Ohio Jewish Chronicle, 1975-08-28, page 01
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0ffl0JE\O 2==? URONICLE M\\>7 Serving Columbus and Central Ohio Jewish Community tor Over SO Years ^Q\^, LIBRARY, OHIO HISTORICAL SOCIETY 1982 VELMA AVE.. CQLS* 0. 43E11 E-XCH VOL. 53 NO. 35 AUGUST 28,1075 - ELUL 21 March Failure Is August Success Over forty-five teenagers of the Beth; Jacob Youth Group, N.CSY Chapter cetehratedkfju.Uid day of activities at Blacklick Woods Park for the Fourteenth Annual Torah Day Program. •From the Talis and Tiphilin Club Services at 8:30 a.m. to the delicious barbeque and kumzitz session at 8:30 p.m: it was a day of study, fun and sports. Under the leadership of Rabbi David Stavsky, and Lori Greenberg, Youth Advisor, Rabbi Nathan Berman of Cleveland and Mike Weisz, NCSY Advisor of Cleveland, the teenagers had an action-packed day which they will long remember. Preparing all of the meals were: Mrs. Ben Grinblatt, Beth Jacob Sisterhood President and Mrs. David Stavsky, assisted by Mrs. Bernard Hirsch. Survey Shows Conservative Congregations Apathetic About Women In Bllinyan Decision By Joseph Polakoff WASHINGTON (JTA) - What Henry Kissinger did not get from Israel and give to Egypt in March he is getting and giving in August. Unlike his March disaster when Israel refused to concede the Mitle and Gidi Passes and the Abu Rodeis oilfields without a pledge of non-belligerence from Egypt, Kissinger this time has Israel's agreement to retreat without the Egyptian pledge. Five months of pressures and promises from Washington have caused the Rabin govern¬ ment to understand that in the present circumstances of U.S. oil policy and strategic interests, Israel must take second place at least to American appeasement of Egypt. Israel had once in¬ sisted on face-to-face negotiations with the Arabs; then it offered, at U.S. in¬ sistence, to cede to Egypt "a piece of land for a piece of peace," and only a few months ago was prepared to give "a piece of land for a piece of time." But Egyptian , President Sadat, knpwing 'Washington's desire for his By Ben Gallob (Copyright 1975, JTA, Inc.) The controversial 1973 decision to permit women in Conservative congregations to be counted in the minyan' — which continues to roil some Conservative rabbis i- has resulted in "very little ferment and much apathy" in those congregations about the ruling, according to a survey made by the Women's League for Con¬ servative Judaism. Results of the 1974 survey were described in the current issue of the Women's League "Outlook." A questionnaire, devised' to investigate the role "of women in the areas of congregational , ad¬ ministration, education and ritual, was sent to the president of each of. the sisterhoods of the movement's synagogues. Mrs. Jerome Dick, reporting on the findings, declared that 437 sisterhoods, more than half, "a remarkable return,"- had responded.' ■' Mrs. Dick reported that the data showed that some practices providing a significant role for women members ''have been almost universally accepted within •the Conservative movement." Mixed seating is i|an accepted and ex¬ pected situation." A widow or a single woman may become a member of a congregation "with full rights, privileges and responsibilities." The Conservative synagogue religious school "provides not only equal educational opportunities but the same curriculum" for boys and girls, "which leads directly to the fact that Bat Mitzvah has become firmly established, although the mode of observance is varied." While only 21 Conservative congregations were reported to have or have had women presidents, women have been elected to the other most important offices and significant chairmanships in more than two-thirds' of the responding synagogues. Slightly more than a fourth of the responding synagogues do not give husband and wife individual voice and vote but, Mrs. Dick noted, in many synagogues, husband and wife have equal congregational status in a ballot representing a family vote. ^' The poll showed that women are in a position to "influence action' and to guide or initiate policy" on ritual practices in 92 percent of the • responding congregations, through election as officers or ap¬ pointment as chairmen or members of religious or ritual committees, but there nevertheless seemed to be "very little ferment and much apathy in the area of religious ritual," according to Mrs. Dick. As one of the examples, a finding was cited that only 23.8 percent of the respon¬ ding congregations 'count women in a' quorum for a .' (CONTINUED ON PAOE 4) ' friendship, has refused to budge, although he has swayed slightly. While none of the parts of the second stage agreement worked out by Washington with Cairo and Jerusalem has been officially made public here (although part of it has been disclosed in Jerusalem), it is understood Egypt will not press for removal of the United Nations force in the Sinai for a year and perhaps not for three years. How good Sadat's word is can be questioned. He also pledged through Washington on the first stage agreement that Israeli cargoes could transit the Suez Canal. Three months ago the Suez was opened and as far as is known no Israeli cargoes have passed. On its part, the Ford Administration, in a separate agreement with Israel, has pledged to back Israel in international forums where it is being attacked or cast out by the Arab-led bloc in which Egypt has been playing a major role. It has also promised to present to Congress "after the political round has been completed," a program of military and - economic ADL Says Arab Announcement On Volkswagen Is Just A Ploy NEW YORK (JTA) - The Arab Boycott Office an¬ nouncement Aug. 18 that Volkswagen may be removed from the Arab blacklist because it has given "satisfactory" evidence of boycotting Israel was termed by the Anti- Defamation League of .B'nai B'rith "a typical Arab ploy." According to Seymour Graubard, ADL chairman, Volkswagen, one of the largest car-selling agencies in Israel, never violated Arab boycott regulations which prohibit such things as partnerships, plants and patents in Israel, but not sales in that country of finished products manufactured outside., An ADL investigation of - the announcement in Cairo by Arab Boycott commissioner Mohammed Mahgoub revealed that-VW is con¬ tinuing to sell its cars in Israel, Graubard said. This is what the VW public relations director at the company's headquarters in Wolfburg, West' Germany; said in a telephone con¬ versation with Arnold Forster, ADL associate director and general counsel.' The VW official told Forster that the company is negotiating with the- Arab Boycott Office with the obvious purpose of getting itself removed .from the (CONTINUED ON PAGE 4) credits and grants, hi ad¬ dition, cosmetic treatment to. make the second stage with¬ drawal more palatable to Israelis is a move to put American civilians in warning stations in the Sinai; support moves for a mixed". Egyptian-Israeli commission to discuss. Sinai differences; and also back action for a buffer force of some kind should the UN presence be removed. These latter measures were leaked to media friendly to -the Administration virtually on the eve of Kissinger's departure for Tel Aviv. To observers here, they looked like palliatives to heal the rising clamor in Israel against the agreement that provides no pledge of peace from Cairo. Significantly, a dozen American Jewish community leaders met with Kissinger for 90 minutes the . day before his departure: Afterwards they reported they would support what the Israeli government ac¬ cepted. Kissinger reportedly told the Jewish leaders that the new accord "would be beneficiartb'Israel. Considering Israel's in- '. ternatiopaL and* financial' circumstances, it was hard for- observers "here to see what alternative the Rabii^ government has but to.ac¬ cept the Kissinger arrangements.' Although it was shocked by Sadat's July 23 remarks that Israel is "a dagger in Egypt's side and to (CONTINUED ON PAGE S) NEW YORK (WNS) — A consumer protection law which benefits kashrut observers has been signed by Gov. Hugh Carey. The law states that only the manufacturer or packer of a product may affix labels certifying kosher or kosher for Passover. The law also requires the label to be securely placed outside the container, or on the product itselfjf it is not packaged. DETROIT (WNS) — Police are investigating two incidents within three weeks of a rash of anti-Semitic graffiti, abusive references to Jews and swastikas .which were painted on the fountain in Grand Circus Park andon several public buildings in the downtown area. The incidents have created anxieties among Jews and embarassment among some non-Jews, according to The Jewish News here. One drugstore owned by two brothers had signs spray-painted on the wall which said "oil yes, Jews no," "jobs yes, Jews no," and "ovens for immoral Jews." There were also a large number of swastikas. LONDON (WNS) — The International Federation of Cotton and Allied Textile Industries (IFCATI) has cancelled its conference due to be held in Bombay in • • November because the .Indian government has refused to admit Israelis,. "We had no choice but to cancel the conference," Tom Normanton, a Conservative MP and IFCATI vice-president, told a news conference. "We- cannot allow this kind of blackmail threat to be put on us," Normanton said the host association, the Indian Cotton Mills Federation, tried unsuccessfully to per¬ suade its government to change its decision.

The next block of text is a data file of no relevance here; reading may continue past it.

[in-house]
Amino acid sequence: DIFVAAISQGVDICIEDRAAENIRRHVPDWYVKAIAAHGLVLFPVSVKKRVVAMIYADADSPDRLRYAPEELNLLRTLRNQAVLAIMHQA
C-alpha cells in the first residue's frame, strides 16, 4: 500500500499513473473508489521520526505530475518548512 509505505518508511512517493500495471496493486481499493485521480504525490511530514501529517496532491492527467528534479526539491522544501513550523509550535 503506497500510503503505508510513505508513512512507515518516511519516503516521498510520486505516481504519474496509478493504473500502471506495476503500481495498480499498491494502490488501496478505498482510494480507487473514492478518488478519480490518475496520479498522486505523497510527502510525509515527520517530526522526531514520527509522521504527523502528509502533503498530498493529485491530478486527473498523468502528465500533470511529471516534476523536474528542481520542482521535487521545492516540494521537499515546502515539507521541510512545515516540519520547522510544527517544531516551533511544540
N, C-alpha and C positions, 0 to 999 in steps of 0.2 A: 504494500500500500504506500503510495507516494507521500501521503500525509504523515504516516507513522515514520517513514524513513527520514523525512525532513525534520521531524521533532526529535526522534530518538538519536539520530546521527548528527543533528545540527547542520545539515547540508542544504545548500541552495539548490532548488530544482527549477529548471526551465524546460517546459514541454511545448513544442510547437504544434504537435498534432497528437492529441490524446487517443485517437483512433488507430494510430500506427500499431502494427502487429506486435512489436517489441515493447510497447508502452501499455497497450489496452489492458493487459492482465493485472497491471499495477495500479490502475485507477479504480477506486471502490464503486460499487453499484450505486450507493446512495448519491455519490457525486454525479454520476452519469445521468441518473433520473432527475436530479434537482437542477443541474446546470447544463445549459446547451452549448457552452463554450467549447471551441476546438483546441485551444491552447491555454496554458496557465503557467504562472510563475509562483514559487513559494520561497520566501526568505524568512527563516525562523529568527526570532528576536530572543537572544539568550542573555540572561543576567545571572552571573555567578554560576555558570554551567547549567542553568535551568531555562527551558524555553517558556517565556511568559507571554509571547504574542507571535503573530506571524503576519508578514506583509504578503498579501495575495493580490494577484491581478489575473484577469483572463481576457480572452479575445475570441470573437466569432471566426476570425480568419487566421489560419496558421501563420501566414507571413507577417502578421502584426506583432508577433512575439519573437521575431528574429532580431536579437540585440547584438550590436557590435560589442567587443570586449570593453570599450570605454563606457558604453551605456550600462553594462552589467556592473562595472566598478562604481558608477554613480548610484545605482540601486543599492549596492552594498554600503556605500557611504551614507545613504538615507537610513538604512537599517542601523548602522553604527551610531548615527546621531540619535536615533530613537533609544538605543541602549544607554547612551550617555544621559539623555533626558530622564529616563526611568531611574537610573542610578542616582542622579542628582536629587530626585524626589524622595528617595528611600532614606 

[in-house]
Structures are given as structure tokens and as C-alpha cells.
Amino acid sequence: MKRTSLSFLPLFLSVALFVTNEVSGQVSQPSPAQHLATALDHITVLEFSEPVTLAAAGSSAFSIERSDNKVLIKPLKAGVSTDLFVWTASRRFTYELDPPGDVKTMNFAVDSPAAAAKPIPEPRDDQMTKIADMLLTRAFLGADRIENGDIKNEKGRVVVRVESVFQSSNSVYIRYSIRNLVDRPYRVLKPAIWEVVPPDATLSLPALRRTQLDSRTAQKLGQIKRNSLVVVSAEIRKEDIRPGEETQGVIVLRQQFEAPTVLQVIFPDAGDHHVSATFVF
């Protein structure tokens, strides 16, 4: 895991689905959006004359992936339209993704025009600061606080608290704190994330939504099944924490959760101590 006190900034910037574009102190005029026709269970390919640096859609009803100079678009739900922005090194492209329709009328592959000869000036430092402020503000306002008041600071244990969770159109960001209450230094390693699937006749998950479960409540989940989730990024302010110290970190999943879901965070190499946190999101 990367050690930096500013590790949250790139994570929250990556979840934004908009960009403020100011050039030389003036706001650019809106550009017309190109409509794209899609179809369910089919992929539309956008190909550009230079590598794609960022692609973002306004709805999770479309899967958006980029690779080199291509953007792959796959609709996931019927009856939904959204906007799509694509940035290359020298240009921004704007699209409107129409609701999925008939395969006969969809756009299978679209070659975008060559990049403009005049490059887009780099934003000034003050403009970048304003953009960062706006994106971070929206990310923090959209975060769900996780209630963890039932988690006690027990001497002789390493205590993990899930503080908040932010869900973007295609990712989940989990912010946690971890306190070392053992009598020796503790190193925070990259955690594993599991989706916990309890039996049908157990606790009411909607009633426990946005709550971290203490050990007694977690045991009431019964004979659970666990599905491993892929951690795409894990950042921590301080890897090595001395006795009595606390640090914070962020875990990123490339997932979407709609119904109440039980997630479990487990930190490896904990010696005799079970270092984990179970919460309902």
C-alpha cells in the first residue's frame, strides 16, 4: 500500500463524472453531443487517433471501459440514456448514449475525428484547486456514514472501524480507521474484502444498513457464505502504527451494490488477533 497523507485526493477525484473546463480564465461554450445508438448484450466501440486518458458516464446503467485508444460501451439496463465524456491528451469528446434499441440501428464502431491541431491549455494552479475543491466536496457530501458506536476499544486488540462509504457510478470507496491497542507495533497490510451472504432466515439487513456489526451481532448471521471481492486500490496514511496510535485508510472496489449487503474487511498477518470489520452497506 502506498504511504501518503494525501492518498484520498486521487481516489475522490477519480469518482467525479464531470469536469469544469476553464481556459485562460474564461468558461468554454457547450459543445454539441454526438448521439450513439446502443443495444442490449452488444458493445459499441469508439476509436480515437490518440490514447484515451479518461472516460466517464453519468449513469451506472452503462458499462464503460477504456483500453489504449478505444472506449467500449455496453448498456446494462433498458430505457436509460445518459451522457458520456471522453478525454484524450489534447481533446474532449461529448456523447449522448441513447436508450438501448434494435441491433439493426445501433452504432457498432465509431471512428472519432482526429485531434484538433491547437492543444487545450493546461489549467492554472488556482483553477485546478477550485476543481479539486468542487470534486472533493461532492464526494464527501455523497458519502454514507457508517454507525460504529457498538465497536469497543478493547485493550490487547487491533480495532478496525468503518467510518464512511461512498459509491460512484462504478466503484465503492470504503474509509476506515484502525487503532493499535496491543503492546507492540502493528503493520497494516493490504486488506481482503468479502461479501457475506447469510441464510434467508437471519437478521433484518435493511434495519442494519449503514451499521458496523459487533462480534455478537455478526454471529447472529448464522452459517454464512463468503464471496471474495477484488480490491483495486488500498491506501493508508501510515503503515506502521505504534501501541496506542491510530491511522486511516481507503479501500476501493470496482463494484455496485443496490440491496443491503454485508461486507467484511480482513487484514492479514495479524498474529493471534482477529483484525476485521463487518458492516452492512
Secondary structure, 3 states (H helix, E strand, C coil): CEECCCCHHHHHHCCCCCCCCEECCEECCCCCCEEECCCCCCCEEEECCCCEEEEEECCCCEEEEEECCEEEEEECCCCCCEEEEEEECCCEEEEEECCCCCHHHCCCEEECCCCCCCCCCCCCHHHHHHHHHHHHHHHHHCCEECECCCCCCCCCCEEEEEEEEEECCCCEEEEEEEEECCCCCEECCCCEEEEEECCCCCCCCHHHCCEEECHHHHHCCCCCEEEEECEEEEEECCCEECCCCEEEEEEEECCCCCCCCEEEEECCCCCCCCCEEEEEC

|Title||Ohio Jewish Chronicle, 1975-08-28|
|Subject||Jews -- Ohio -- Periodicals|
|Place||Columbus (Ohio); Franklin County (Ohio)|
|Creator||Ohio Jewish Chronicle|
|Collection||Ohio Jewish Chronicle|
|Submitting Institution||Columbus Jewish Historical Society|